by Neil Bauman, Ph.D.
Perhaps the greatest emotion we have when we lose some (or more) of our hearing is fear.
One otologist (Otologists are doctors that specialize only in ears.) with rare insight wrote on a patient’s card, “progressive hearing loss,” adding “the record might more accurately read, Diagnosis: fear. Fear of failure. Fear of ridicule. Fear of people. Fear of new situations. Fear of chance encounters. Fear of sudden noises. Fear of imagined sounds. Fear of being slighted. Fear of being avoided. Fear of being conspicuous.”
These are just a few of the many fears that haunt us.
When my wife, Diane, was first losing her hearing, fear was the first emotion that impacted her. She was afraid. At that time, four fears immediately jumped into her mind.
1. Will I be able to still function? (How will I be able to function if I can’t hear?)
2. Will I lose my job? (How can I do my job if I can’t hear?)
3. Will I still be able to drive? (Can hard of hearing people even drive?)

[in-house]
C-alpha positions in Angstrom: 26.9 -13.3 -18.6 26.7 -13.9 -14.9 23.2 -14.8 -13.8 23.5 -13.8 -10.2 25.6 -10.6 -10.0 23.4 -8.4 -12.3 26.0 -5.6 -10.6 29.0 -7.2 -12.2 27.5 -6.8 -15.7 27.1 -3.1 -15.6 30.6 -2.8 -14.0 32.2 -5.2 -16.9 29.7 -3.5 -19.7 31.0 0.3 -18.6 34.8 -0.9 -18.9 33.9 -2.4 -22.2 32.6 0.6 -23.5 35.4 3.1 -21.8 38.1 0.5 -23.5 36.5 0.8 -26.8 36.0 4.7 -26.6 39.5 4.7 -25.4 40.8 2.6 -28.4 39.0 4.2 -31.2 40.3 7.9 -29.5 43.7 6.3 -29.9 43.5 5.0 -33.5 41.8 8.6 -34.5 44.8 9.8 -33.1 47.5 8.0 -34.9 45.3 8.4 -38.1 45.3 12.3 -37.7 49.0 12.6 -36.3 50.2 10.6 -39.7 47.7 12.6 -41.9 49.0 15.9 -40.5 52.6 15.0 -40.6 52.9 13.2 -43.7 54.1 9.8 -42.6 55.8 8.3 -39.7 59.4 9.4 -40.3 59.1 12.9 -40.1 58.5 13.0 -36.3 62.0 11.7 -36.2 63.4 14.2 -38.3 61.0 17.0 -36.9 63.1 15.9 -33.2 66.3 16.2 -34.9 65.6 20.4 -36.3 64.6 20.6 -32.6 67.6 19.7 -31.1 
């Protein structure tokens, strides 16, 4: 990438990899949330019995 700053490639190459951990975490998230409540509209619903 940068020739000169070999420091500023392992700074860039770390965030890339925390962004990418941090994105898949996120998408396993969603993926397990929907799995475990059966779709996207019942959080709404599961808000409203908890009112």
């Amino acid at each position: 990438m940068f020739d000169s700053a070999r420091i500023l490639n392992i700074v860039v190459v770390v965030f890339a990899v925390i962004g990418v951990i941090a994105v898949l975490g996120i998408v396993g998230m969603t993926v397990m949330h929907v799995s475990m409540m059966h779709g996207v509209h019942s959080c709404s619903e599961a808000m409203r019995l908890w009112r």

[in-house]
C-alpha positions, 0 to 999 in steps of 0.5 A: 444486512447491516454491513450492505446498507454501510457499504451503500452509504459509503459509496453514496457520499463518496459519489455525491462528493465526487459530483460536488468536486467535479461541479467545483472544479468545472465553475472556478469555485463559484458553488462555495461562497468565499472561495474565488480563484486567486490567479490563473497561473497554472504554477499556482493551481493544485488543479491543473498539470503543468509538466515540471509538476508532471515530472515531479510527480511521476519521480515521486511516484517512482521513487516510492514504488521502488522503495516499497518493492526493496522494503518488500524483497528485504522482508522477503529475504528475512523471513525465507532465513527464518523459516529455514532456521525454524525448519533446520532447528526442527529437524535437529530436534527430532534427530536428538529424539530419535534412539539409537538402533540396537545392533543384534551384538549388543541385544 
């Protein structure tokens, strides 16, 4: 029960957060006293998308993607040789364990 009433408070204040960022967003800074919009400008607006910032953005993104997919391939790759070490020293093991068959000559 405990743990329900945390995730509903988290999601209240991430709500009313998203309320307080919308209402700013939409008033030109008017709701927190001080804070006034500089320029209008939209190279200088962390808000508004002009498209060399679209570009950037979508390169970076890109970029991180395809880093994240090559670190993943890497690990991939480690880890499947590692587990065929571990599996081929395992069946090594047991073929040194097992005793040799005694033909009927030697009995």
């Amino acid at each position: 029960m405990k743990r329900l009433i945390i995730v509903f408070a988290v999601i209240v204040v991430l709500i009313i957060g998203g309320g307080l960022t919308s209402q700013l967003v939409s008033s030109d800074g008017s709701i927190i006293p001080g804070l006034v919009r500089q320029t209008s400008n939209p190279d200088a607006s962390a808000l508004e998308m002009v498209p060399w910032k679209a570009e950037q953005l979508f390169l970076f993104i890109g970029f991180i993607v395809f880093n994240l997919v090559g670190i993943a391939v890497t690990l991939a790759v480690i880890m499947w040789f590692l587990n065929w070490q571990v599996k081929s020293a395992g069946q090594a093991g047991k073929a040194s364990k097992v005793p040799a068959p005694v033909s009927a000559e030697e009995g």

4. Will I be able to look after my children? (How will I be able to care for my children when I can’t hear them?)
Since we fear the unknown, the way to overcome fear is by learning about our hearing losses. Following each of the above fears is a “how” question. With more knowledge about hearing loss, we will soon begin to find solutions to these questions. As we do this, we find that hope begins to replace our fears.
Apart from reading articles and books on the subject of hearing loss–such as are on this website (https://hearinglosshelp.com), one of the best ways to learn how to successfully cope with hearing loss is to join hearing loss support groups. That way, you will learn how others successfully cope with their hearing losses. You can then incorporate these ideas into your own life.
If you want to join a face to face support group, join SHHH (Self Help for Hard of Hearing People) in the US (http://www.hearingloss.org) or CHHA (The Canadian Hard of Hearing Association) in Canada (http://www.chha.ca). If you’d rather join an on-line support group for hard of hearing people, the SayWhat Club (SWC) is one of the best (http://www.saywhatclub.org).